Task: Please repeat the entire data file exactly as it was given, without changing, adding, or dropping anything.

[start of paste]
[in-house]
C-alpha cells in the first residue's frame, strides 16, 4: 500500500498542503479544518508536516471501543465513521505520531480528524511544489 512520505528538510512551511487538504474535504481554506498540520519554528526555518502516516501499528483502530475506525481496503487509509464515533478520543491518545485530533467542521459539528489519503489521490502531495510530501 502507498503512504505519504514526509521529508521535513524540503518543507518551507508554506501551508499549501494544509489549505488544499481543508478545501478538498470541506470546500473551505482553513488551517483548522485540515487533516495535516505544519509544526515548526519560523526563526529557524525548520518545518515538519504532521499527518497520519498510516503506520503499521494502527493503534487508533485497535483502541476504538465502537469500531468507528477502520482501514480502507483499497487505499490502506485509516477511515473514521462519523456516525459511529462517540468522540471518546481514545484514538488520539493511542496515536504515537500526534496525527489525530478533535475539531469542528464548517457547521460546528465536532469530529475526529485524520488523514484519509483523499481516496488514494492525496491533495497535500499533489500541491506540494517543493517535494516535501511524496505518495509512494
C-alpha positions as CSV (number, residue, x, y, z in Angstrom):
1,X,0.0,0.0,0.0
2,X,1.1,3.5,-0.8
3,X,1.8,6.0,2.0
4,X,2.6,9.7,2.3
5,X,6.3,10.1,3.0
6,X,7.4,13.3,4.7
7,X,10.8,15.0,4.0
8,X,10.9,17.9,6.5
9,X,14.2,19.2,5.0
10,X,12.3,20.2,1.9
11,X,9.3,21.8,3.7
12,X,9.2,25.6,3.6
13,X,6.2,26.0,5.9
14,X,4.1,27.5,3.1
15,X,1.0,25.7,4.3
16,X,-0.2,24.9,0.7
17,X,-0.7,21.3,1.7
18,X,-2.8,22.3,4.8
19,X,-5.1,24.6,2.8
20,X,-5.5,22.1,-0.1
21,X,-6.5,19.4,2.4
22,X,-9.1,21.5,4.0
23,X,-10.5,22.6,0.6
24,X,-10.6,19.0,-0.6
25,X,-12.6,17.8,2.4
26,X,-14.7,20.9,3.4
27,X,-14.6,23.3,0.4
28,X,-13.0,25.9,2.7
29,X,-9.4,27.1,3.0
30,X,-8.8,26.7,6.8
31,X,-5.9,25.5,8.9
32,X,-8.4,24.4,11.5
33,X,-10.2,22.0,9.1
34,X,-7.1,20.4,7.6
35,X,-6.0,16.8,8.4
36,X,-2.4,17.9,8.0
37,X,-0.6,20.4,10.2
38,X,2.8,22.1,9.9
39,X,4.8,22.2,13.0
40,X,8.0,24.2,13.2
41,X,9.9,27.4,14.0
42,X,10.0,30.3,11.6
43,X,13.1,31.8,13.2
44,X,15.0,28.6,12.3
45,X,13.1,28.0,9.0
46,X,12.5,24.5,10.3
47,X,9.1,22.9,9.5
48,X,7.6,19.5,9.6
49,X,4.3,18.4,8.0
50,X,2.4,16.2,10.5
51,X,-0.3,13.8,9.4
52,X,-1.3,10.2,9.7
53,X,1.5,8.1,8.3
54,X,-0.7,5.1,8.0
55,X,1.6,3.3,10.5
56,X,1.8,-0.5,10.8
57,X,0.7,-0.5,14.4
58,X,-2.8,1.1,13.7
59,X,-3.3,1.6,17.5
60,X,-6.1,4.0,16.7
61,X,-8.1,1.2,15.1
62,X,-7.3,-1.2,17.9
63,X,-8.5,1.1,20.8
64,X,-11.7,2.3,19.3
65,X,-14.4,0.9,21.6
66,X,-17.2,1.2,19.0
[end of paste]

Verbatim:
[in-house]
C-alpha cells in the first residue's frame, strides 16, 4: 500500500498542503479544518508536516471501543465513521505520531480528524511544489 512520505528538510512551511487538504474535504481554506498540520519554528526555518502516516501499528483502530475506525481496503487509509464515533478520543491518545485530533467542521459539528489519503489521490502531495510530501 502507498503512504505519504514526509521529508521535513524540503518543507518551507508554506501551508499549501494544509489549505488544499481543508478545501478538498470541506470546500473551505482553513488551517483548522485540515487533516495535516505544519509544526515548526519560523526563526529557524525548520518545518515538519504532521499527518497520519498510516503506520503499521494502527493503534487508533485497535483502541476504538465502537469500531468507528477502520482501514480502507483499497487505499490502506485509516477511515473514521462519523456516525459511529462517540468522540471518546481514545484514538488520539493511542496515536504515537500526534496525527489525530478533535475539531469542528464548517457547521460546528465536532469530529475526529485524520488523514484519509483523499481516496488514494492525496491533495497535500499533489500541491506540494517543493517535494516535501511524496505518495509512494
C-alpha positions as CSV (number, residue, x, y, z in Angstrom):
1,X,0.0,0.0,0.0
2,X,1.1,3.5,-0.8
3,X,1.8,6.0,2.0
4,X,2.6,9.7,2.3
5,X,6.3,10.1,3.0
6,X,7.4,13.3,4.7
7,X,10.8,15.0,4.0
8,X,10.9,17.9,6.5
9,X,14.2,19.2,5.0
10,X,12.3,20.2,1.9
11,X,9.3,21.8,3.7
12,X,9.2,25.6,3.6
13,X,6.2,26.0,5.9
14,X,4.1,27.5,3.1
15,X,1.0,25.7,4.3
16,X,-0.2,24.9,0.7
17,X,-0.7,21.3,1.7
18,X,-2.8,22.3,4.8
19,X,-5.1,24.6,2.8
20,X,-5.5,22.1,-0.1
21,X,-6.5,19.4,2.4
22,X,-9.1,21.5,4.0
23,X,-10.5,22.6,0.6
24,X,-10.6,19.0,-0.6
25,X,-12.6,17.8,2.4
26,X,-14.7,20.9,3.4
27,X,-14.6,23.3,0.4
28,X,-13.0,25.9,2.7
29,X,-9.4,27.1,3.0
30,X,-8.8,26.7,6.8
31,X,-5.9,25.5,8.9
32,X,-8.4,24.4,11.5
33,X,-10.2,22.0,9.1
34,X,-7.1,20.4,7.6
35,X,-6.0,16.8,8.4
36,X,-2.4,17.9,8.0
37,X,-0.6,20.4,10.2
38,X,2.8,22.1,9.9
39,X,4.8,22.2,13.0
40,X,8.0,24.2,13.2
41,X,9.9,27.4,14.0
42,X,10.0,30.3,11.6
43,X,13.1,31.8,13.2
44,X,15.0,28.6,12.3
45,X,13.1,28.0,9.0
46,X,12.5,24.5,10.3
47,X,9.1,22.9,9.5
48,X,7.6,19.5,9.6
49,X,4.3,18.4,8.0
50,X,2.4,16.2,10.5
51,X,-0.3,13.8,9.4
52,X,-1.3,10.2,9.7
53,X,1.5,8.1,8.3
54,X,-0.7,5.1,8.0
55,X,1.6,3.3,10.5
56,X,1.8,-0.5,10.8
57,X,0.7,-0.5,14.4
58,X,-2.8,1.1,13.7
59,X,-3.3,1.6,17.5
60,X,-6.1,4.0,16.7
61,X,-8.1,1.2,15.1
62,X,-7.3,-1.2,17.9
63,X,-8.5,1.1,20.8
64,X,-11.7,2.3,19.3
65,X,-14.4,0.9,21.6
66,X,-17.2,1.2,19.0